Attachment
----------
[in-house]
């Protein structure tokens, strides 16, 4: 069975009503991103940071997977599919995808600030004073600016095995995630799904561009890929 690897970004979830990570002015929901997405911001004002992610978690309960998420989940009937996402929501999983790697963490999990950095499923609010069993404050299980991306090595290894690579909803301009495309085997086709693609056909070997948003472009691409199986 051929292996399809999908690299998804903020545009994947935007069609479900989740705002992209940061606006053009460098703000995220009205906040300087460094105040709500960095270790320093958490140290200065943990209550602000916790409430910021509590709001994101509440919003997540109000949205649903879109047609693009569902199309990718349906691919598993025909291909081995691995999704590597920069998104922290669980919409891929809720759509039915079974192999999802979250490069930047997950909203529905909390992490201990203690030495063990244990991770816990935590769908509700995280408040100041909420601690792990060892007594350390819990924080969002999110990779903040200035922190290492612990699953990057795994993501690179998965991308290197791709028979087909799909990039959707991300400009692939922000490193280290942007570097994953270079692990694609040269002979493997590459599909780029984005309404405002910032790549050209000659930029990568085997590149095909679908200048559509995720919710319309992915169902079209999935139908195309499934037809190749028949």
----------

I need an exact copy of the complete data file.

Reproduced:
[in-house]
């Protein structure tokens, strides 16, 4: 069975009503991103940071997977599919995808600030004073600016095995995630799904561009890929 690897970004979830990570002015929901997405911001004002992610978690309960998420989940009937996402929501999983790697963490999990950095499923609010069993404050299980991306090595290894690579909803301009495309085997086709693609056909070997948003472009691409199986 051929292996399809999908690299998804903020545009994947935007069609479900989740705002992209940061606006053009460098703000995220009205906040300087460094105040709500960095270790320093958490140290200065943990209550602000916790409430910021509590709001994101509440919003997540109000949205649903879109047609693009569902199309990718349906691919598993025909291909081995691995999704590597920069998104922290669980919409891929809720759509039915079974192999999802979250490069930047997950909203529905909390992490201990203690030495063990244990991770816990935590769908509700995280408040100041909420601690792990060892007594350390819990924080969002999110990779903040200035922190290492612990699953990057795994993501690179998965991308290197791709028979087909799909990039959707991300400009692939922000490193280290942007570097994953270079692990694609040269002979493997590459599909780029984005309404405002910032790549050209000659930029990568085997590149095909679908200048559509995720919710319309992915169902079209999935139908195309499934037809190749028949």